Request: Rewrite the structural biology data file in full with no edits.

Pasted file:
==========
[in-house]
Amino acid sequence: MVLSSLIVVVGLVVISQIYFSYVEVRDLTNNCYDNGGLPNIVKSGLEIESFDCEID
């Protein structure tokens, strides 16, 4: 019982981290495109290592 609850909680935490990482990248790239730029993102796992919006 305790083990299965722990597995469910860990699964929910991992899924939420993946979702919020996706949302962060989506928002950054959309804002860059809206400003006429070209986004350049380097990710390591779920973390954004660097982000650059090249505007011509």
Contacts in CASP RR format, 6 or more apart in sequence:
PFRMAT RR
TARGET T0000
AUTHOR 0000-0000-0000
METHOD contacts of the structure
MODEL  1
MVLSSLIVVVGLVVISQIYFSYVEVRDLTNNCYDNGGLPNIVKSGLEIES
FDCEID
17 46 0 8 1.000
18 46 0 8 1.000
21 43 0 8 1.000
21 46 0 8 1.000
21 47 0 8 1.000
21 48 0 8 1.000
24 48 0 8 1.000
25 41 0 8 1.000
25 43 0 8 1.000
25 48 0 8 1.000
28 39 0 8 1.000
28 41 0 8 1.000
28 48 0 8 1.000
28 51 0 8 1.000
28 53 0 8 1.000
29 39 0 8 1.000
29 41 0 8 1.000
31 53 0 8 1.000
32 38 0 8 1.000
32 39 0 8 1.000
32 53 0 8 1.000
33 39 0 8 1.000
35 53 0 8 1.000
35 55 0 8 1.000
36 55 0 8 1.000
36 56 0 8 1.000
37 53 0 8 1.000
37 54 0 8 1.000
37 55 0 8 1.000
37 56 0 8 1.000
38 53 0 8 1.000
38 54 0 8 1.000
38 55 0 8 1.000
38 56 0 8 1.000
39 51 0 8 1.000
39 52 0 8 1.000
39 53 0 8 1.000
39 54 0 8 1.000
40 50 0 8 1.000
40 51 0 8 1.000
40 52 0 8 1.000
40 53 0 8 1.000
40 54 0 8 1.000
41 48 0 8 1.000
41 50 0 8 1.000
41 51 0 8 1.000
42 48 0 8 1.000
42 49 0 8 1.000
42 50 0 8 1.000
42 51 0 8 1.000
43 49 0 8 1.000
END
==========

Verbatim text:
[in-house]
Amino acid sequence: MVLSSLIVVVGLVVISQIYFSYVEVRDLTNNCYDNGGLPNIVKSGLEIESFDCEID
């Protein structure tokens, strides 16, 4: 019982981290495109290592 609850909680935490990482990248790239730029993102796992919006 305790083990299965722990597995469910860990699964929910991992899924939420993946979702919020996706949302962060989506928002950054959309804002860059809206400003006429070209986004350049380097990710390591779920973390954004660097982000650059090249505007011509």
Contacts in CASP RR format, 6 or more apart in sequence:
PFRMAT RR
TARGET T0000
AUTHOR 0000-0000-0000
METHOD contacts of the structure
MODEL  1
MVLSSLIVVVGLVVISQIYFSYVEVRDLTNNCYDNGGLPNIVKSGLEIES
FDCEID
17 46 0 8 1.000
18 46 0 8 1.000
21 43 0 8 1.000
21 46 0 8 1.000
21 47 0 8 1.000
21 48 0 8 1.000
24 48 0 8 1.000
25 41 0 8 1.000
25 43 0 8 1.000
25 48 0 8 1.000
28 39 0 8 1.000
28 41 0 8 1.000
28 48 0 8 1.000
28 51 0 8 1.000
28 53 0 8 1.000
29 39 0 8 1.000
29 41 0 8 1.000
31 53 0 8 1.000
32 38 0 8 1.000
32 39 0 8 1.000
32 53 0 8 1.000
33 39 0 8 1.000
35 53 0 8 1.000
35 55 0 8 1.000
36 55 0 8 1.000
36 56 0 8 1.000
37 53 0 8 1.000
37 54 0 8 1.000
37 55 0 8 1.000
37 56 0 8 1.000
38 53 0 8 1.000
38 54 0 8 1.000
38 55 0 8 1.000
38 56 0 8 1.000
39 51 0 8 1.000
39 52 0 8 1.000
39 53 0 8 1.000
39 54 0 8 1.000
40 50 0 8 1.000
40 51 0 8 1.000
40 52 0 8 1.000
40 53 0 8 1.000
40 54 0 8 1.000
41 48 0 8 1.000
41 50 0 8 1.000
41 51 0 8 1.000
42 48 0 8 1.000
42 49 0 8 1.000
42 50 0 8 1.000
42 51 0 8 1.000
43 49 0 8 1.000
END